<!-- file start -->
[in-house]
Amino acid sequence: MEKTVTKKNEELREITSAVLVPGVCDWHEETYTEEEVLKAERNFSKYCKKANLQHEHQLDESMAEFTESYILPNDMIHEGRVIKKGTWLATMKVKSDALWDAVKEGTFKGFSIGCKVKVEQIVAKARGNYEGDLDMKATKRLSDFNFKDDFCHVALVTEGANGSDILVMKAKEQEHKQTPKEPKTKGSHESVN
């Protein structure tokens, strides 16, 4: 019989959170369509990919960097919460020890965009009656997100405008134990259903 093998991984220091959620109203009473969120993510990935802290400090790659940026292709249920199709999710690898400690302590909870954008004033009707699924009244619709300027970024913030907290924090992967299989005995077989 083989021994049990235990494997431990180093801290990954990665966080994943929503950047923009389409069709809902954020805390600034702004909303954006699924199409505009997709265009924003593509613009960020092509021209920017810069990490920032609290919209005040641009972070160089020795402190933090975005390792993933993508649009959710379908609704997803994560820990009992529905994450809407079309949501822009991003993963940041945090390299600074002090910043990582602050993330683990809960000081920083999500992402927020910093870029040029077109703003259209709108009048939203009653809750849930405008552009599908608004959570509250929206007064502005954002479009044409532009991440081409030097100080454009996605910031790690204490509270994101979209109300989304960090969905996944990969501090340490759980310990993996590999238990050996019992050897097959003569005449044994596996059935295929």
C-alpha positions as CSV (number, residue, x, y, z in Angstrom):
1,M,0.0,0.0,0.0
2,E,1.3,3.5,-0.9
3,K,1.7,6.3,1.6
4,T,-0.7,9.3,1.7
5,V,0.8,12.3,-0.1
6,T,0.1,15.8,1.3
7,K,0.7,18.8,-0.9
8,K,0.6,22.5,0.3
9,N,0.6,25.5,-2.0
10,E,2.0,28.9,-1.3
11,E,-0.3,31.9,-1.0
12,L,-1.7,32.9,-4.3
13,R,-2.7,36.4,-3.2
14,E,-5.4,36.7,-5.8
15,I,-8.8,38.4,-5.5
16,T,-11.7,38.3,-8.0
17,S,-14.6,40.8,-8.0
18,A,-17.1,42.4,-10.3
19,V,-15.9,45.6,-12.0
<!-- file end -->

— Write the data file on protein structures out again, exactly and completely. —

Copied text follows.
[in-house]
Amino acid sequence: MEKTVTKKNEELREITSAVLVPGVCDWHEETYTEEEVLKAERNFSKYCKKANLQHEHQLDESMAEFTESYILPNDMIHEGRVIKKGTWLATMKVKSDALWDAVKEGTFKGFSIGCKVKVEQIVAKARGNYEGDLDMKATKRLSDFNFKDDFCHVALVTEGANGSDILVMKAKEQEHKQTPKEPKTKGSHESVN
């Protein structure tokens, strides 16, 4: 019989959170369509990919960097919460020890965009009656997100405008134990259903 093998991984220091959620109203009473969120993510990935802290400090790659940026292709249920199709999710690898400690302590909870954008004033009707699924009244619709300027970024913030907290924090992967299989005995077989 083989021994049990235990494997431990180093801290990954990665966080994943929503950047923009389409069709809902954020805390600034702004909303954006699924199409505009997709265009924003593509613009960020092509021209920017810069990490920032609290919209005040641009972070160089020795402190933090975005390792993933993508649009959710379908609704997803994560820990009992529905994450809407079309949501822009991003993963940041945090390299600074002090910043990582602050993330683990809960000081920083999500992402927020910093870029040029077109703003259209709108009048939203009653809750849930405008552009599908608004959570509250929206007064502005954002479009044409532009991440081409030097100080454009996605910031790690204490509270994101979209109300989304960090969905996944990969501090340490759980310990993996590999238990050996019992050897097959003569005449044994596996059935295929």
C-alpha positions as CSV (number, residue, x, y, z in Angstrom):
1,M,0.0,0.0,0.0
2,E,1.3,3.5,-0.9
3,K,1.7,6.3,1.6
4,T,-0.7,9.3,1.7
5,V,0.8,12.3,-0.1
6,T,0.1,15.8,1.3
7,K,0.7,18.8,-0.9
8,K,0.6,22.5,0.3
9,N,0.6,25.5,-2.0
10,E,2.0,28.9,-1.3
11,E,-0.3,31.9,-1.0
12,L,-1.7,32.9,-4.3
13,R,-2.7,36.4,-3.2
14,E,-5.4,36.7,-5.8
15,I,-8.8,38.4,-5.5
16,T,-11.7,38.3,-8.0
17,S,-14.6,40.8,-8.0
18,A,-17.1,42.4,-10.3
19,V,-15.9,45.6,-12.0